November 20, 2018
Gerhard Lohfink explains that the concept of the “Son of Man” comes from Daniel 7, where Daniel has a vision of four gigantic beasts rising from the sea. The first beast looks like a winged lion; the second is a bear with three ribs of the creature it is eating hanging from its mouth; the third is a leopard with four heads; and the fourth beast is the most fearsome, trampling everything in its path, with iron teeth and one of its horns containing human eyes. For the Israelites the sea is, of course, a place of chaos to be feared; so it is not by accident that the four beasts emerge from the sea. Each beast represents a world empire that was more bestial than the last: the Babylon, Media, Persia, and, finally, the Seleucids, with its most wicked king, King Antiochus Epiphanes IV. In absolute contrast to the beasts comes one like a human being from the clouds of heaven. He represents, not a bestial society, but a human one. He receives all dominion from God and this “empire” is a pure reflection of God’s dominion. Therefore, this society will not disappear, but will remain forever. (See Does God Need the Church? [Collegeville, MN: Liturgical Press, 1999]: 178.)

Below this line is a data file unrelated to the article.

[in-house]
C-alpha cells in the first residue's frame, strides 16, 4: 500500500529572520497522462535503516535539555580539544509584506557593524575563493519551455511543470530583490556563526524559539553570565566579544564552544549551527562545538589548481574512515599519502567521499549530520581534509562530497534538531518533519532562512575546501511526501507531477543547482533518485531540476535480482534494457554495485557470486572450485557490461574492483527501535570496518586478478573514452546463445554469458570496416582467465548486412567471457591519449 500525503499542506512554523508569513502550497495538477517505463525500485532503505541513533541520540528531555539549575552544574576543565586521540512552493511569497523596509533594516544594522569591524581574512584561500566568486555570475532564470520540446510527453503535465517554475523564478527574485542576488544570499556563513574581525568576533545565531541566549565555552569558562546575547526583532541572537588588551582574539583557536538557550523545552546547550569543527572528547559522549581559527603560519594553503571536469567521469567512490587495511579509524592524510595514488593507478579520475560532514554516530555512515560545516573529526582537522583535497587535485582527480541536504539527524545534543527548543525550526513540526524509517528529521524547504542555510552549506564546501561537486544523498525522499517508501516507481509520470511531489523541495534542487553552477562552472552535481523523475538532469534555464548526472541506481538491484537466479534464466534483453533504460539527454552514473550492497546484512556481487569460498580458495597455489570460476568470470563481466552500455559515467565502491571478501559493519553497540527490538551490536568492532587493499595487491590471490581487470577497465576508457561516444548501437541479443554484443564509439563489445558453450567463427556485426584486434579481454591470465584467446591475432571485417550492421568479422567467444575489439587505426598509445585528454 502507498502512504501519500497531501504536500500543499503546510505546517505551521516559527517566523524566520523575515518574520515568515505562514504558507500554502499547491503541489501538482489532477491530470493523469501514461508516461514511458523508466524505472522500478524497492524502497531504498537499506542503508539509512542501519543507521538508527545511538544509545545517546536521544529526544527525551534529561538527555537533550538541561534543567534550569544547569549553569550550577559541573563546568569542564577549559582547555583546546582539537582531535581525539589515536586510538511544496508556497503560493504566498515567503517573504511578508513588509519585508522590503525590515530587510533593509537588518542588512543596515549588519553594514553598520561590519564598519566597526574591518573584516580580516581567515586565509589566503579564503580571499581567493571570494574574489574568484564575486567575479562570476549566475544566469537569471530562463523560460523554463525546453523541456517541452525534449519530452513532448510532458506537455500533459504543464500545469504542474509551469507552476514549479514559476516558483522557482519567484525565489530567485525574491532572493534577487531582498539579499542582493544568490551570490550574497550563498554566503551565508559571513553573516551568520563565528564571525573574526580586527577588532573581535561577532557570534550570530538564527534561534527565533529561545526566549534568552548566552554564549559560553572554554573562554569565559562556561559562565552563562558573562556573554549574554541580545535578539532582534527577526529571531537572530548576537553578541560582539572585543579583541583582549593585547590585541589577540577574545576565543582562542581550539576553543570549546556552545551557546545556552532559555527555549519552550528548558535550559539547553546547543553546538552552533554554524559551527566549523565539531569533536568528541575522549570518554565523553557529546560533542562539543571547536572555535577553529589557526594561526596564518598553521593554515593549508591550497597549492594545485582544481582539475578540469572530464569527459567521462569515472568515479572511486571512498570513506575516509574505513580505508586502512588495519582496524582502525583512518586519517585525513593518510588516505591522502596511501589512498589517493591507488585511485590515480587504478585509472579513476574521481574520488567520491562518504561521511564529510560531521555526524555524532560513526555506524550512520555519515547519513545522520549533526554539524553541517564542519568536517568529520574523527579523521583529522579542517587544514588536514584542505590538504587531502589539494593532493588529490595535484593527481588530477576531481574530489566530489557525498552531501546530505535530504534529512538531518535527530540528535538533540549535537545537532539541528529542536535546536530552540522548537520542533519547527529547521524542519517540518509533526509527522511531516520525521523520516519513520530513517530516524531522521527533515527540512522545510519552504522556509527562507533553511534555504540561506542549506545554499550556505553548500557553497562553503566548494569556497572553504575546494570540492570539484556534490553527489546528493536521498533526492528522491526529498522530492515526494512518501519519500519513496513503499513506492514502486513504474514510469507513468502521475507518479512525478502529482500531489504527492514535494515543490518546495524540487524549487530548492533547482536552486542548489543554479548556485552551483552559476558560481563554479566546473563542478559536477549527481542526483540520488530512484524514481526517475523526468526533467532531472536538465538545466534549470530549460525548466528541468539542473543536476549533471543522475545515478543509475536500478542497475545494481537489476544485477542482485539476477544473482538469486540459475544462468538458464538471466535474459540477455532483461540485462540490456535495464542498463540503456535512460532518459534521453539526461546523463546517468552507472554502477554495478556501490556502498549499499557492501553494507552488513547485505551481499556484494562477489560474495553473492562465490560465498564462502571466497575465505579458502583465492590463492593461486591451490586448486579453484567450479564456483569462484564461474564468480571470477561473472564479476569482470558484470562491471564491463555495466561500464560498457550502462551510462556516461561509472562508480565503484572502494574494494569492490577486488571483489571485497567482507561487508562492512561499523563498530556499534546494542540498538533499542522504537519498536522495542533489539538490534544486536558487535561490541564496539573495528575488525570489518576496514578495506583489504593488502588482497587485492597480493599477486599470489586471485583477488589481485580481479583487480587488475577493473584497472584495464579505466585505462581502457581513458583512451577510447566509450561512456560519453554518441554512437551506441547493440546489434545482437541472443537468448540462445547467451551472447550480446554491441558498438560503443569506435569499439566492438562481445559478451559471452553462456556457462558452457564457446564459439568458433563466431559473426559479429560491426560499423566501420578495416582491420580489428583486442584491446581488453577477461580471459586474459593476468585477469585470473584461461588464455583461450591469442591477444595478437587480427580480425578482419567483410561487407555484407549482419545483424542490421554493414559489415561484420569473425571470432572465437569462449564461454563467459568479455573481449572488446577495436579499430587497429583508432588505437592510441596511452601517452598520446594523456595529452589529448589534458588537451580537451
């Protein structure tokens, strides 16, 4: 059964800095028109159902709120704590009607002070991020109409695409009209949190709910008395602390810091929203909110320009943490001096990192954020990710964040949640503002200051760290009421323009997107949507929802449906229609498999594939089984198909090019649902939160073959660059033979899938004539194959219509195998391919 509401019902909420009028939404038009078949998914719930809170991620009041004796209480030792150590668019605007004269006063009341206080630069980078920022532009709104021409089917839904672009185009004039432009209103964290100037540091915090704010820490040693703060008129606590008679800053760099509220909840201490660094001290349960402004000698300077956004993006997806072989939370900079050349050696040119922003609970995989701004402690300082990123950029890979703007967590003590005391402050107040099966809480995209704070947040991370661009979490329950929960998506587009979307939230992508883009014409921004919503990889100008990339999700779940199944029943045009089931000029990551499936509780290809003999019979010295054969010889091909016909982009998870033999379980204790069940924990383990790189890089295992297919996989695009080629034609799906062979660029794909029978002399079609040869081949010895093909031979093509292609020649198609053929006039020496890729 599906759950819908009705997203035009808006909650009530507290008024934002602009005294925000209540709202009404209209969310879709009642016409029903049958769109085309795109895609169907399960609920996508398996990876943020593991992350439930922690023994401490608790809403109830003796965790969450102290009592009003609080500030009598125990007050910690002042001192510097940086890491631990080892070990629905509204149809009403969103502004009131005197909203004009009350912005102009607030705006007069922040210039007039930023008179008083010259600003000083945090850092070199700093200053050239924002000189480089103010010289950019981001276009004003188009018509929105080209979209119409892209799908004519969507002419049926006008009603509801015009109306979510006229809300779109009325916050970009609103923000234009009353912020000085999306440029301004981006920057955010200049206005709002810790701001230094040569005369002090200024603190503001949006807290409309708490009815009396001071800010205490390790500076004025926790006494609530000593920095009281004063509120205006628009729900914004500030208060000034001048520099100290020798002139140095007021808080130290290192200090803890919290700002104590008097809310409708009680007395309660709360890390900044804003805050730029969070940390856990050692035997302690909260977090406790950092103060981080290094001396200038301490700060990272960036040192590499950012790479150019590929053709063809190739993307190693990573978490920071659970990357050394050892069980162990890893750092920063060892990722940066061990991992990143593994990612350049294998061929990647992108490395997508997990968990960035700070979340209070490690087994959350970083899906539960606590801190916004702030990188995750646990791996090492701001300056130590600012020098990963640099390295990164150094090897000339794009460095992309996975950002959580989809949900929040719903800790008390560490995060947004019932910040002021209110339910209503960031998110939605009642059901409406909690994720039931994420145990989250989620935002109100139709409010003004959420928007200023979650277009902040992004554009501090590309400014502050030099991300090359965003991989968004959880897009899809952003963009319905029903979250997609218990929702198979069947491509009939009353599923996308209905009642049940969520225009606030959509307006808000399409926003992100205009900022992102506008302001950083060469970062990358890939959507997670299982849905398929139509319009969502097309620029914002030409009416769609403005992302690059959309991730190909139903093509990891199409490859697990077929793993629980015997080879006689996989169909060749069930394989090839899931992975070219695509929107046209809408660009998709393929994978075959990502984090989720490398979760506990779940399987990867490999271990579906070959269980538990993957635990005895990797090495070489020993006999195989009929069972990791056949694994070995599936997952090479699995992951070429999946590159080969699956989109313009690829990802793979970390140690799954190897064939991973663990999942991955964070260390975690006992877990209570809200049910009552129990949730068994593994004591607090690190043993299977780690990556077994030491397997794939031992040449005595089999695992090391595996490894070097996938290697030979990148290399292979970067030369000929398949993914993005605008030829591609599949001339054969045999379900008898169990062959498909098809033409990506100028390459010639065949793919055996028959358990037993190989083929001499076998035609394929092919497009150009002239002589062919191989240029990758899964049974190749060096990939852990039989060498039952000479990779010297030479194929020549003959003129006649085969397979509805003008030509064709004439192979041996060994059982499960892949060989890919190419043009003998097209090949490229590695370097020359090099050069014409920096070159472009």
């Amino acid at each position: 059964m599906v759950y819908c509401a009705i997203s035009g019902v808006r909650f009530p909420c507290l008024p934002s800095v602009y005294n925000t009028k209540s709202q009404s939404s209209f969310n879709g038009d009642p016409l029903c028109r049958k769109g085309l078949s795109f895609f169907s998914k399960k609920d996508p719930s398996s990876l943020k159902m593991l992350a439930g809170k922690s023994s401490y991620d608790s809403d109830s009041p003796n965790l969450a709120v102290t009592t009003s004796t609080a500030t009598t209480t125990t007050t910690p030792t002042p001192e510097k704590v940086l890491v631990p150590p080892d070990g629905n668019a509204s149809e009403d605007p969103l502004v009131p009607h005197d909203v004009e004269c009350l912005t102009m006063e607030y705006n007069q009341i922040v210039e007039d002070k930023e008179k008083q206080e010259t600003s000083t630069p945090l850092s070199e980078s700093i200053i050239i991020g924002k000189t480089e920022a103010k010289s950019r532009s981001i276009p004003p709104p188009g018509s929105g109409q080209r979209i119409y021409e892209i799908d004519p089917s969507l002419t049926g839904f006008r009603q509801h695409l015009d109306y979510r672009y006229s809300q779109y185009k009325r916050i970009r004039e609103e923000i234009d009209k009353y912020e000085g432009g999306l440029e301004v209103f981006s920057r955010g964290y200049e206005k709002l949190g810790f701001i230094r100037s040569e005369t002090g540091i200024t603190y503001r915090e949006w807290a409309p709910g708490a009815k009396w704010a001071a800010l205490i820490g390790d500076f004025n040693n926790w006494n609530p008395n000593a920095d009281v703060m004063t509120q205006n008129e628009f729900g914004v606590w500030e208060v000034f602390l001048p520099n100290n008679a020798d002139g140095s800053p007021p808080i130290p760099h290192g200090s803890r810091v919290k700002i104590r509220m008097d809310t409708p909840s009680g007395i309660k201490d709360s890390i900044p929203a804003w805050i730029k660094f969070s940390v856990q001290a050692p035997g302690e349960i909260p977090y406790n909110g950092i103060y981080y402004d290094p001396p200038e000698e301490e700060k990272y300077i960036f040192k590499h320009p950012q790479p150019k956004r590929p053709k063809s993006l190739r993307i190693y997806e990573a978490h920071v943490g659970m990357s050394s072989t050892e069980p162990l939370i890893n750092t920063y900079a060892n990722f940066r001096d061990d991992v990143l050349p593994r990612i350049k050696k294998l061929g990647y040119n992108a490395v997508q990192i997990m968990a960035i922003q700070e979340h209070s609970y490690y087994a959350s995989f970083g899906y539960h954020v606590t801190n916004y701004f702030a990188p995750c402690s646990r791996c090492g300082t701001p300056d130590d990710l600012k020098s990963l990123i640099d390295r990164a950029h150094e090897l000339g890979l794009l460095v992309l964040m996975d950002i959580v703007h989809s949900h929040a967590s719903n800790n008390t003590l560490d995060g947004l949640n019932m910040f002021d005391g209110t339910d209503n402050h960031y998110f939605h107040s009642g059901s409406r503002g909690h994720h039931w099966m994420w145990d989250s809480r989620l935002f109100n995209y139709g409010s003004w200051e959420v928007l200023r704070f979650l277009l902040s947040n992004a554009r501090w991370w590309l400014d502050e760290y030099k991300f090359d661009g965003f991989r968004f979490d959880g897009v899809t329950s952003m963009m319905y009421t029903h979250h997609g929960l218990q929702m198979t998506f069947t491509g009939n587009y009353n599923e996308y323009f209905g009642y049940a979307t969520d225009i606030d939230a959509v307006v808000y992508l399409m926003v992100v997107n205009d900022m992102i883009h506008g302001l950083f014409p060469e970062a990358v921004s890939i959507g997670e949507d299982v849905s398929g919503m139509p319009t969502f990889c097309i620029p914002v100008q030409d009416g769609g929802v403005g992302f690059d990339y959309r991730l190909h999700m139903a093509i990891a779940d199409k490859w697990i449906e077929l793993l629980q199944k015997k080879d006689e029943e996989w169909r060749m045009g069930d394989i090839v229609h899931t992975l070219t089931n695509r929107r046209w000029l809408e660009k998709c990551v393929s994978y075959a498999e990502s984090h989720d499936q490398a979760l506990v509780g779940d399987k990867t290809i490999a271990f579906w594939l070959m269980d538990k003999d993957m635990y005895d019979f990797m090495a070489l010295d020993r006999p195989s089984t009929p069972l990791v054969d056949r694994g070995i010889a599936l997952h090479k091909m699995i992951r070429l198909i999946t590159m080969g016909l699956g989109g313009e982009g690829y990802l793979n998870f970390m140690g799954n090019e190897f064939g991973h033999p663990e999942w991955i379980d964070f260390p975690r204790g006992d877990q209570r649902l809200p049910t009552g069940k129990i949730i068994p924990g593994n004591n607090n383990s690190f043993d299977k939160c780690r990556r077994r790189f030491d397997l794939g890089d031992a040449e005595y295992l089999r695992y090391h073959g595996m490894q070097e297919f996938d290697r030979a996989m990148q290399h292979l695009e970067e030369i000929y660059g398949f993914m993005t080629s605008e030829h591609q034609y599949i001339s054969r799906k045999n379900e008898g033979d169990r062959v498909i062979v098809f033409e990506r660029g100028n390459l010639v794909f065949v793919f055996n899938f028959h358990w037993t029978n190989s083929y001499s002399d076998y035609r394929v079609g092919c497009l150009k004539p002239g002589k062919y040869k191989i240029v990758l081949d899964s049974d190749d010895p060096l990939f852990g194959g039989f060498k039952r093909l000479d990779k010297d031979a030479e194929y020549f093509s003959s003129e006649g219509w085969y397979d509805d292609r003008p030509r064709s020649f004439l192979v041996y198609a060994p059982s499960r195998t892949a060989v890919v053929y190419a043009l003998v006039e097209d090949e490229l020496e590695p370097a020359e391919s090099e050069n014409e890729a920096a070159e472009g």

This society is embodied in Jesus’ proclamation of a different kind of kingdom than the “worldly” kingdoms of power and wealth and violence. As the Preface for the Feast of Christ the King proclaims, the kingdom of Jesus is "a kingdom of truth and life, a kingdom of holiness and grace, a kingdom of justice, love, and peace." As followers of Jesus, we pray that we will commit ourselves to embrace and live out the values of this kingdom within our families and friendships, within our neighborhoods and parishes, and within our countries and the world.